They dominated the headlines in mainstream newspapers and coverage on TV news stations. Leftists confidently told us that Occupy Wall Street, the #MeToo movement, and Black Lives Matter would radically alter American society and usher in an age of income equality, racial justice, and female empowerment.
Freddie deBoer, “a Marxist essayist” as described by the left-wing New Statesman, takes a hard look at the failures of these social justice warriors and comes to a surprisingly honest conclusion: Elite identity politics is destroying the left.
DeBoer has written an honest appraisal of the failure of these groups to achieve even a minimum of their goals in a new book, “How Elites Ate the Social Justice Movement.” The liberal elites saw these “social justice” movements as a grand way to virtue signal. They cared far less about changing the world than they did about impressing fellow elites with how much they really, truly, absolutely cared about these things.
Elites in academia, the culture, and the media all embraced these radical movements — but only on the surface. Hence, David Leonhardt, writing in the New York Times, claims the changes have occurred in elite institutions on the margins. “The winners of prestigious cultural awards have become more diverse. Media organizations now capitalize Black when describing somebody’s race. President Biden has made Juneteenth a federal holiday. Universities emphasize identity in their curriculums.”
None of those things changed the lives of ordinary blacks or women. In fact, blacks and women had ambiguous feelings about #MeToo and Black Lives Matter. The #MeToo movement made office flirtation a fireable offense — something most women never wanted, and they eventually ended up opposing the more stringent changes sought by their sisters. What they really wanted in the first place was respect. And some men never understood that.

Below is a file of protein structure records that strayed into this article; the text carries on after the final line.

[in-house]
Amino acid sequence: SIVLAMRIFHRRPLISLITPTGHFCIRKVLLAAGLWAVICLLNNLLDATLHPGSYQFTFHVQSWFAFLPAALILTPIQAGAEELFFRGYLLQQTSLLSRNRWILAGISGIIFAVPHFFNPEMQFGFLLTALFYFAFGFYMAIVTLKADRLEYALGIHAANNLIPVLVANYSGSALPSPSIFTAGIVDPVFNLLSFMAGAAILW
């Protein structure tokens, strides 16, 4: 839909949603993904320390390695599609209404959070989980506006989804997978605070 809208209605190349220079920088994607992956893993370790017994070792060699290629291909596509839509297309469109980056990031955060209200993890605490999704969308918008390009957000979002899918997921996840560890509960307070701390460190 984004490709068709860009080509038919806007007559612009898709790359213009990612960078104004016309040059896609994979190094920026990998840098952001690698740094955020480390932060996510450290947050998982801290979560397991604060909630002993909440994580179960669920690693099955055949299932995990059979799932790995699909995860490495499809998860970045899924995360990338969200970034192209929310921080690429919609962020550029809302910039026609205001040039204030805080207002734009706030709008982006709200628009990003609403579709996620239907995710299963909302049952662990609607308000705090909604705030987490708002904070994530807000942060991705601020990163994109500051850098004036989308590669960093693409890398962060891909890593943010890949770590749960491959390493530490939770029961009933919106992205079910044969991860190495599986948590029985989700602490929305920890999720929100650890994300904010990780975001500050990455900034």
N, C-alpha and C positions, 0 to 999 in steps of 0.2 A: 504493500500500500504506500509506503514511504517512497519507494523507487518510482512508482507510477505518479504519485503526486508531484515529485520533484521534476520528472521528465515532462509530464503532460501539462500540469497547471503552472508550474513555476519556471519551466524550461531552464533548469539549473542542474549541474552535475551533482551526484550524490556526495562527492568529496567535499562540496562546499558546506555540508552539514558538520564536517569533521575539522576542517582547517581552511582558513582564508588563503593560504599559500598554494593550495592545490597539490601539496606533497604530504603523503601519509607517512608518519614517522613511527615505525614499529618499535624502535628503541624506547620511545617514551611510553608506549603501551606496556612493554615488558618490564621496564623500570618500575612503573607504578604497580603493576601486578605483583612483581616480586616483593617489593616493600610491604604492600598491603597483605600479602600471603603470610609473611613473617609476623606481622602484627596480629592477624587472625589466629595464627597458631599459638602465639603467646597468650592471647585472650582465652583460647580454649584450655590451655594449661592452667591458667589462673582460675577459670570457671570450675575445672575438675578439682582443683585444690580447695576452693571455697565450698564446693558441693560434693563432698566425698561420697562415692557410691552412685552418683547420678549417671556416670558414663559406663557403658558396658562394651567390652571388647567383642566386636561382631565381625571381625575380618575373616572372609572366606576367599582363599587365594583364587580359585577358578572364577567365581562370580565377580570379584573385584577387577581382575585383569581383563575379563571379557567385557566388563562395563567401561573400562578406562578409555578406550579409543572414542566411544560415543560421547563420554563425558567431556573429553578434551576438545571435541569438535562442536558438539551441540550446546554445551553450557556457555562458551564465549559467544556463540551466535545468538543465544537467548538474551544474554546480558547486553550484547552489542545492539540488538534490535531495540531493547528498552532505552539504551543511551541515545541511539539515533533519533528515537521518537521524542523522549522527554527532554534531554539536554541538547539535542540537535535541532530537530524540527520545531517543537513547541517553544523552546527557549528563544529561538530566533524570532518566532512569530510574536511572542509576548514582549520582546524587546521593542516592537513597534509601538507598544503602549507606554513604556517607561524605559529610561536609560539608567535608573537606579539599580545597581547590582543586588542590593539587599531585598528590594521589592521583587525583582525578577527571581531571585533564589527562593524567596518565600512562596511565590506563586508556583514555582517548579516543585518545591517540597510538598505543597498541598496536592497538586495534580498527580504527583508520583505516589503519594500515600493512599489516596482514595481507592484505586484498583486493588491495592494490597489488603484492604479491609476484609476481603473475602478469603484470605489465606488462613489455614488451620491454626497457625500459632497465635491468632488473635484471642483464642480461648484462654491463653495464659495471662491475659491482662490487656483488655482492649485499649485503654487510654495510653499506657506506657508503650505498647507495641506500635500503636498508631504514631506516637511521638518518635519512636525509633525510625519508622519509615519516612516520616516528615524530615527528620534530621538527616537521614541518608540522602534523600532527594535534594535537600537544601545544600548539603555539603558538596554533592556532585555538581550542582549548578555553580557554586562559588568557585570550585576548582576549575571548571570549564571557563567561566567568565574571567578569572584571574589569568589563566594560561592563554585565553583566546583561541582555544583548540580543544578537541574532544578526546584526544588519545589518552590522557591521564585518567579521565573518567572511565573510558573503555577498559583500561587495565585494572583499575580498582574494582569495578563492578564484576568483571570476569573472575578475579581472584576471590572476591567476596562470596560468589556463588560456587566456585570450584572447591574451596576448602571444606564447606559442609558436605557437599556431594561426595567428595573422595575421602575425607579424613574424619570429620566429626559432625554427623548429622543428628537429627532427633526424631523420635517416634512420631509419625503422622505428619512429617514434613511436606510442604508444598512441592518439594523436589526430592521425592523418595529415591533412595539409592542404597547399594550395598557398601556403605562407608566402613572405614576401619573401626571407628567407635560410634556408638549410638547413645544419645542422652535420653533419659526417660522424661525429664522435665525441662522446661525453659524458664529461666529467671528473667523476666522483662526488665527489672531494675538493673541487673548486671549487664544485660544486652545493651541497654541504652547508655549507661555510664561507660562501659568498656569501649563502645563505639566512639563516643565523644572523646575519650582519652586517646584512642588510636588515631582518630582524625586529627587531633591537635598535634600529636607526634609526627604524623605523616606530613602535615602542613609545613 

And with Black Lives Matter closely associated with the defund the police madness, the group was shocked to find out that most blacks actually wanted the police. They just didn’t want the police shooting them.
BLM was felled by financial scandals that have yet to shake out completely. But the writing was on the wall for them when the grifters took the money and ran. Patrisse Cullors, one of the BLM founders, cashed out and may yet have to answer for her shady financial dealings. Other early BLM leaders have also been fingered for crooked financial practices.
But like #MeToo, it was the lack of a leadership structure that led to the failure of Black Lives Matter. Contrast that with successful movements like the civil rights struggle, the anti-abortion crusade that took decades to be victorious, and the gay rights movement that didn’t make much progress until it set marriage equality and service in the military as primary goals.
None of these more recent radical movements had created long-term goals, as the labor unions and Christian groups did. Structurally, they didn’t have what it took to go the distance.
These are real changes, but deBoer notes that they have little effect on most people’s lives. They instead reflect what the political philosopher Olúfẹ́mi Táíwò calls the “elite capture” of social justice campaigns. “Today,” deBoer writes, “left-activist spaces are dominated by the college-educated, many of whom grew up in affluence and have never worked a day at a physically or emotionally demanding job.” For that reason, these spaces prioritize “the immaterial and symbolic” over “the material and the concrete,” deBoer argues.
“The spirit of 2020 was always a righteous spirit, and the people and organizations that powered that moment had legitimate grievances and moral demands,” he writes. “What we need is practicality, resilience and a plan.”
You need patience to have resilience. Radicals aren’t patient. Nor are radicals practical by definition, nor do they have the vision to plan for the long term.
These groups collapsed under the weight of their own delusional expectations. And they aren’t likely to rise again.